A couple of week ago, my friend shared some great news with me. She was pregnant. While I squealed in excitement with her, I realised I didn’t even know she was trying.
So I was even more surprised to learn that my friend and her partner had been trying a long time; that this was her 3rd pregnancy. And that the other two had resulted in miscarriages.
My friend explained how weird the situation had been for her. Doctors say you shouldn’t tell people you are pregnant until you reach three months, in case you miscarry. (Miscarriage is most likely to occur in the first 12 weeks of pregnancy) And then when you do miscarry…what are you supposed to say? I was pregnant but not anymore?
I could clearly tell that talking about the miscarriages were hard for my friend. That they had impacted her so much that she felt like she couldn’t fall in love with her 3rd pregnancy just in case (she had also spent the last four months with her head in a bucket – morning sickness).
But what she next told me made me furious. Some of the very few people she did tell about her miscarriages were quite insensitive. Giving her pep talks about how it wasn’t that bad as she wasn’t “too pregnant” or that “at least she could get pregnant” when all she wanted to do was mourn. Or saying they were glad they didn’t give her their baby’s hand-me-downs yet…because clearly she wouldn’t need them anymore.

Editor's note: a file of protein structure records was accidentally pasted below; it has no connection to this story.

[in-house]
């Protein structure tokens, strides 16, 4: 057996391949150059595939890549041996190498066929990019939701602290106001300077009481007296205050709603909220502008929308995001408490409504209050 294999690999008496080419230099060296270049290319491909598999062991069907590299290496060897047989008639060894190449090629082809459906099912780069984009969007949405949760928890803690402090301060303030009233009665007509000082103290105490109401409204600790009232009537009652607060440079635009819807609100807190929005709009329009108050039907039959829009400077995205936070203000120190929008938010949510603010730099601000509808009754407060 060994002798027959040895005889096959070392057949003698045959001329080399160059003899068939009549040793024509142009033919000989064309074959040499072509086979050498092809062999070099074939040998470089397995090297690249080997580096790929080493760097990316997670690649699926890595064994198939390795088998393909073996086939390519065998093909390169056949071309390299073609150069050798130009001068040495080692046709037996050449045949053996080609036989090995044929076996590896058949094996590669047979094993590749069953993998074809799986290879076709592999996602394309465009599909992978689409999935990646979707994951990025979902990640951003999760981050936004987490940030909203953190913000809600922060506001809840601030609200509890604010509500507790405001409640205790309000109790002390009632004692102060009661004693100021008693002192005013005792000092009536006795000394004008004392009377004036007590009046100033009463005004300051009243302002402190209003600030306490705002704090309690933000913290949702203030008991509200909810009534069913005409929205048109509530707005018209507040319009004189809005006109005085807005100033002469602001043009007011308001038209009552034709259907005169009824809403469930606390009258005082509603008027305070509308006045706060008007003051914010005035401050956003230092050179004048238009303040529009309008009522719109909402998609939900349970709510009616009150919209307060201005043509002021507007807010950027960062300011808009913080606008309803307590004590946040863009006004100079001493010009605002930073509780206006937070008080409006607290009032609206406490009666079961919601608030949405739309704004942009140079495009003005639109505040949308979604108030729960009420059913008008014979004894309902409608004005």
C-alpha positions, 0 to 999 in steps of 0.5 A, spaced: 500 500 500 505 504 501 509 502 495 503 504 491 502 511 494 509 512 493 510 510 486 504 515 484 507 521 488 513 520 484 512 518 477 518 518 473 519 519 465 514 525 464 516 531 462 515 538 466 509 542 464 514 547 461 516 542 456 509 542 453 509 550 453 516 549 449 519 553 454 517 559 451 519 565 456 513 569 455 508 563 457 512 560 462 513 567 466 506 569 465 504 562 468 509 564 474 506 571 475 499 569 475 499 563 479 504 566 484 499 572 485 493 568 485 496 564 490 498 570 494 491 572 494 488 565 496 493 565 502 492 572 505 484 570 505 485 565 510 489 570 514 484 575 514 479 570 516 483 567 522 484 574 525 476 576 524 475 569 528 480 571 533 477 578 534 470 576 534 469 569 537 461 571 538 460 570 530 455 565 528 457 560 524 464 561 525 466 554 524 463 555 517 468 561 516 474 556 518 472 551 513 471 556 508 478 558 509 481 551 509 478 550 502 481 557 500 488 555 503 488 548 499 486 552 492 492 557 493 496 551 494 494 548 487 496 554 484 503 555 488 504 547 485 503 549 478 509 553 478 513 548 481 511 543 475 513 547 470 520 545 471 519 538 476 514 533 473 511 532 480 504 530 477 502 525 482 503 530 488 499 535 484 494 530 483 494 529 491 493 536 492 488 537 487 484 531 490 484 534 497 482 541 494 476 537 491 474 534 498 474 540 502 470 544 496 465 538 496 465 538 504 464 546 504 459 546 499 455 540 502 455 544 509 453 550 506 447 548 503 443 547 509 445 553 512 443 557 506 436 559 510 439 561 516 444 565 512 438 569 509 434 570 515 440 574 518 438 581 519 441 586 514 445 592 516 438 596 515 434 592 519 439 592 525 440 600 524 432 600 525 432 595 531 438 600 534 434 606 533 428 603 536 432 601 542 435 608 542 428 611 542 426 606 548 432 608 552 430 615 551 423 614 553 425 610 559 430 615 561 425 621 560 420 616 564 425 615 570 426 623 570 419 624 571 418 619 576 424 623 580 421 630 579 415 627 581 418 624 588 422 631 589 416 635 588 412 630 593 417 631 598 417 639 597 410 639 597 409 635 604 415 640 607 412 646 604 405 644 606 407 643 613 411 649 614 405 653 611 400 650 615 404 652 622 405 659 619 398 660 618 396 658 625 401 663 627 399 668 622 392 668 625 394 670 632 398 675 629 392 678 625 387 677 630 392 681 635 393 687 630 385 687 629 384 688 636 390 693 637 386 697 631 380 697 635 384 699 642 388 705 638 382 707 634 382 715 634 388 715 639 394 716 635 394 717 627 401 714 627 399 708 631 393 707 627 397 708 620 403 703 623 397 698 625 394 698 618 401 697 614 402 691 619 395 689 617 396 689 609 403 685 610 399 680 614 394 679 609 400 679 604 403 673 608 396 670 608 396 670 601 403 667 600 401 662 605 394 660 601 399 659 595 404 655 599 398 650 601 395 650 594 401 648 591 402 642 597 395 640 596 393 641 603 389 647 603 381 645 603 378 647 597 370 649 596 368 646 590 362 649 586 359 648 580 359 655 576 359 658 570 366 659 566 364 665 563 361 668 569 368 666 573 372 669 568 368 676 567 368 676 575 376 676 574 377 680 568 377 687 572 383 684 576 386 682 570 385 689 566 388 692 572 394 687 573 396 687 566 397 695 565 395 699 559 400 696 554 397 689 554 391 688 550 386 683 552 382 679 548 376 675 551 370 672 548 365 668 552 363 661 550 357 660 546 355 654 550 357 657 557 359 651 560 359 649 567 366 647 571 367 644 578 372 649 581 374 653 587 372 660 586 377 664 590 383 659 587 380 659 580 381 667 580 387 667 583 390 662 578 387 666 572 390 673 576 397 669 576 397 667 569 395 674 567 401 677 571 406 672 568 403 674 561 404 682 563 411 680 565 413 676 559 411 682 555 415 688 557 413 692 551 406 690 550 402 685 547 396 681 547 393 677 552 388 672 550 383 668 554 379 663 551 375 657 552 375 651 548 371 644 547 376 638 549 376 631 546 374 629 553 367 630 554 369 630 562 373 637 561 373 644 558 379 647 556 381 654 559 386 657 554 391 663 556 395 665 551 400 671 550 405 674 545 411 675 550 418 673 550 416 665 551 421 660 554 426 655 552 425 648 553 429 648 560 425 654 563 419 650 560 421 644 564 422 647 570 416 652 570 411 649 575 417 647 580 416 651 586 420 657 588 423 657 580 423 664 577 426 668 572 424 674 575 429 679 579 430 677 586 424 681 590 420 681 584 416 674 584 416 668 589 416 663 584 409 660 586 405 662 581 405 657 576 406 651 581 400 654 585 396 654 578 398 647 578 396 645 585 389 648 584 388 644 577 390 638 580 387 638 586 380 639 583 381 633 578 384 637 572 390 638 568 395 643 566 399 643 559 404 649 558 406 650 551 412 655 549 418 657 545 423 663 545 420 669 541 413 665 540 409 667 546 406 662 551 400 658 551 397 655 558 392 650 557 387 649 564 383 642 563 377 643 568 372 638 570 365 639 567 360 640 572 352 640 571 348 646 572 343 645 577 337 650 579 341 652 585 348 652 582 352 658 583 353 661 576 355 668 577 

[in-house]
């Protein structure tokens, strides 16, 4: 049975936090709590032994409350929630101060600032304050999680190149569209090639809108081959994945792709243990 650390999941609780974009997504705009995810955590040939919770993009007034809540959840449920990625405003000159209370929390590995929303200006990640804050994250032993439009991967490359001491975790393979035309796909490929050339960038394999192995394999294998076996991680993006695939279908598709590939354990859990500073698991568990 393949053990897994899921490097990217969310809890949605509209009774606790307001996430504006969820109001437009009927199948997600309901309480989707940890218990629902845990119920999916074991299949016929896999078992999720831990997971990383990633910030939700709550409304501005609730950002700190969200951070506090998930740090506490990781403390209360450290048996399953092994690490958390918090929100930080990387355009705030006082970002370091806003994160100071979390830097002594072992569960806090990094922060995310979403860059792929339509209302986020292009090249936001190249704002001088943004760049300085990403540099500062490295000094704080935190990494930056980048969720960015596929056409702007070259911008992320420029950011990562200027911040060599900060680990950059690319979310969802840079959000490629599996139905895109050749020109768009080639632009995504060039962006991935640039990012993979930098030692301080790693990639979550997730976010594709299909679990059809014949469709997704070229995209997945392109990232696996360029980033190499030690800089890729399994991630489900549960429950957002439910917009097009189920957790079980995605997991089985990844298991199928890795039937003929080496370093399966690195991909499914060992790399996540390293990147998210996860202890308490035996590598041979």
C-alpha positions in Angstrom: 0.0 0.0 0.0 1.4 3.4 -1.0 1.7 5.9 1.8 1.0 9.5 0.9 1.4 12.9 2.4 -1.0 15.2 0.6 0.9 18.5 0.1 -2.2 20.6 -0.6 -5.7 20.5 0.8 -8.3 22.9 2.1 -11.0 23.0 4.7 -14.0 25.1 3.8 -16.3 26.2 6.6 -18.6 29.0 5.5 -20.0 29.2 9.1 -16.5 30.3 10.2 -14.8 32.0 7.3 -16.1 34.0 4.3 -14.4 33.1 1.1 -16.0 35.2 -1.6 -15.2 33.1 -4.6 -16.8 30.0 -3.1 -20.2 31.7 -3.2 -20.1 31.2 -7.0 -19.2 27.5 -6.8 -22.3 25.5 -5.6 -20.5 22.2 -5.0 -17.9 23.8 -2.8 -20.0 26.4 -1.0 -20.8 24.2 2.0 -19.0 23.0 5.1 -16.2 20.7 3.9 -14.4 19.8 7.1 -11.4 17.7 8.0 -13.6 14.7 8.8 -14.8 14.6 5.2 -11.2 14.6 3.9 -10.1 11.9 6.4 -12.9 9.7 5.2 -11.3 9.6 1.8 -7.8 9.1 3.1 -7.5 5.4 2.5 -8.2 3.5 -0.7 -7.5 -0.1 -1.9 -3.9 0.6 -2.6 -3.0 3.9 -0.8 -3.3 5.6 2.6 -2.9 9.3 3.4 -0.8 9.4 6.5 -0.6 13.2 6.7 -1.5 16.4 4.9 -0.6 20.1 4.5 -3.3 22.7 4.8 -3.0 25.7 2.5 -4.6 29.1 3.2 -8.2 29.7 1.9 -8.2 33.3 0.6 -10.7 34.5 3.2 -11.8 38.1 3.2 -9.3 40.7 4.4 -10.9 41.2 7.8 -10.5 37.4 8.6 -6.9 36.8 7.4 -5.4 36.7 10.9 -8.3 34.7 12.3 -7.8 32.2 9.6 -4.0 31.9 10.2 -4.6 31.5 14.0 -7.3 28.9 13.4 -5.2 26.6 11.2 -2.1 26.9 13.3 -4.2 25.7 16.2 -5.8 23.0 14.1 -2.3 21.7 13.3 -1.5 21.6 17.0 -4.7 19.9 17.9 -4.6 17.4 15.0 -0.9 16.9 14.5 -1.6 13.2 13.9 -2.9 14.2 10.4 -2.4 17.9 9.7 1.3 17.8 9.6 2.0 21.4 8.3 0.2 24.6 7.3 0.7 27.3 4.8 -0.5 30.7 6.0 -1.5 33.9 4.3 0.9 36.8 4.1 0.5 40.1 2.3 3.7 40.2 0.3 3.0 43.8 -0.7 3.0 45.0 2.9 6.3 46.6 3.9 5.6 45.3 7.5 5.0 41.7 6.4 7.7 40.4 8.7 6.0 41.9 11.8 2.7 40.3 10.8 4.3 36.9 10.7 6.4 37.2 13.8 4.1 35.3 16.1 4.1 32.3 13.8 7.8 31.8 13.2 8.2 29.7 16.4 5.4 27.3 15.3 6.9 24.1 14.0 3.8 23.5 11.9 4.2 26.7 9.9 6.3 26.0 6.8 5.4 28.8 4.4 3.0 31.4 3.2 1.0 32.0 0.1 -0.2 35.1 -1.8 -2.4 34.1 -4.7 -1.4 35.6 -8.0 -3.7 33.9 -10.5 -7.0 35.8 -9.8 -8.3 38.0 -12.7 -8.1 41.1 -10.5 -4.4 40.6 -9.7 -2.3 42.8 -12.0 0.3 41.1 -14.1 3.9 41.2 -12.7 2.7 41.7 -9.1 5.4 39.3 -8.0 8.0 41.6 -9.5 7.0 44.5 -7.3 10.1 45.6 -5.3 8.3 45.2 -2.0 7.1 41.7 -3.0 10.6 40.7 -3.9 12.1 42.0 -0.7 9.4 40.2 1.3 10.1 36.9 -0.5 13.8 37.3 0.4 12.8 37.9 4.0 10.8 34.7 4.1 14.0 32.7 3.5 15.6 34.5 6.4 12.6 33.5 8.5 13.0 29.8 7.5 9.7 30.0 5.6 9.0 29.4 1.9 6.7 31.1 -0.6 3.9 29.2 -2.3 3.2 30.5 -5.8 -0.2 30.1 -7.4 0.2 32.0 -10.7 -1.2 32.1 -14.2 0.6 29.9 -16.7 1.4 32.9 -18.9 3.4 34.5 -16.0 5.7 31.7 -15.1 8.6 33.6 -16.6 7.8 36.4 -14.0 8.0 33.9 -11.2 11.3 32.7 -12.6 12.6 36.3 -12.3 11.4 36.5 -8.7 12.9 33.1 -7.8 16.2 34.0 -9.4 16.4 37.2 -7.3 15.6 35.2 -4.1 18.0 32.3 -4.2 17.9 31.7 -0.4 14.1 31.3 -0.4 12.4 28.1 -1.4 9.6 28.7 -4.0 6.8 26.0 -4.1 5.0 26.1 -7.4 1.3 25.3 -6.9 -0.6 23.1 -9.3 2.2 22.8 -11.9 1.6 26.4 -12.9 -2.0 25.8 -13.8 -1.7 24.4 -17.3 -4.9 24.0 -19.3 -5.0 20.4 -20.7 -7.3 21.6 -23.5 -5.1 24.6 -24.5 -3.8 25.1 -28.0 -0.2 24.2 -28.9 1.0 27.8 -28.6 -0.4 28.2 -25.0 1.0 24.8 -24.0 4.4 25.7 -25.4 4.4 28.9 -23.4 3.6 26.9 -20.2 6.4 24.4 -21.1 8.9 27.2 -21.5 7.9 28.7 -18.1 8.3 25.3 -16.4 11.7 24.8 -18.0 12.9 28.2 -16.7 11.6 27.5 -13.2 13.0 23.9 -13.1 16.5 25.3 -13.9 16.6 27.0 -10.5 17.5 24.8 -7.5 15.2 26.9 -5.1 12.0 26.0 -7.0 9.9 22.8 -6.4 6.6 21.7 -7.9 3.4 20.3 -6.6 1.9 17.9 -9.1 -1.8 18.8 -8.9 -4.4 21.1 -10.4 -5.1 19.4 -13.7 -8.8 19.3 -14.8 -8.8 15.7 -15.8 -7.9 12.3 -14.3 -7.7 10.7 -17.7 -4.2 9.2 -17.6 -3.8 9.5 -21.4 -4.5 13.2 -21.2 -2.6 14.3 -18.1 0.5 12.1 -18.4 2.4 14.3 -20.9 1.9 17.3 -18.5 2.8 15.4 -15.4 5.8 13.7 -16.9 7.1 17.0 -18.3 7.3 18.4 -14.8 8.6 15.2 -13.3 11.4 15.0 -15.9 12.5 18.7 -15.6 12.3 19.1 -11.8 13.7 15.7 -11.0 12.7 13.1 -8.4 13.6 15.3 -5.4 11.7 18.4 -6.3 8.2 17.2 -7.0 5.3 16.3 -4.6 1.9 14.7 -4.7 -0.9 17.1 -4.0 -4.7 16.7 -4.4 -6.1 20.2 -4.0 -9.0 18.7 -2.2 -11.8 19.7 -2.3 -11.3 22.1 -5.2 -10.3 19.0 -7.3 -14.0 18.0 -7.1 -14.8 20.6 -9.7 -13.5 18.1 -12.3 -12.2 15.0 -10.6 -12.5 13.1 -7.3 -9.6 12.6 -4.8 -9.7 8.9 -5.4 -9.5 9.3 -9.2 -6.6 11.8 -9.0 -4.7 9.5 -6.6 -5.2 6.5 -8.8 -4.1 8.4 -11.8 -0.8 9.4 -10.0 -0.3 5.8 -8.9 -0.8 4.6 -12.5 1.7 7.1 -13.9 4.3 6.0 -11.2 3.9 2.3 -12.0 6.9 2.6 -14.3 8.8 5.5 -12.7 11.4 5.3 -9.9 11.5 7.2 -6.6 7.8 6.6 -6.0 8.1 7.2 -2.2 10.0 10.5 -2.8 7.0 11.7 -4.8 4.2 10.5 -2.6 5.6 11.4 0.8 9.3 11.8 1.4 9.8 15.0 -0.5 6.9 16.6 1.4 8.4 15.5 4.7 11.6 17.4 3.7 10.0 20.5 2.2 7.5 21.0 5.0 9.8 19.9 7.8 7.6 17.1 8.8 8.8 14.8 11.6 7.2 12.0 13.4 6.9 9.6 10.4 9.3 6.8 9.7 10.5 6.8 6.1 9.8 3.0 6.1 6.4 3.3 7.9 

After I calmed down I realised that being told your friend/family member/colleague has suffered a miscarriage can be quiet shocking. And you can totally put your foot in it.
So with the help of my friend and some research on miscarriage on-line support forums, here are five things you shouldn’t say to someone who has shared with you that they have had a miscarriage:
1. “Oh, I am so glad I didn’t give you my baby hand-me-downs/pregnancy book/second-hand pram.”
While it might be far easier to carry on the conversation talking about you, this is apparently not the time to make it about you. Don’t mention that of all the days, today was the day you remembered to bring the baby books. Or don’t ask for your baby hand-me-downs back. Don’t talk about any of this. And if she brings it up “Oh, I should give you your baby books back?” the best thing is to tell her to not worry about it at the moment.
2. “Don’t worry, it was just the size of a pea anyway.”
Deciding to get pregnant is a huge thing. You analyse your life to see whether it is a good time (do you have enough money, do you have enough stability, are you ready to put your career on hold, do you need to increase your health care, are all your vitamins at a good level). Then you have to have sex with the intention of getting pregnant (when you have just spent the whole of your sexual history trying NOT to get pregnant). Then every 28 days you anxiously wait for your period not to come. Add to this all the pressure on you from friends and family.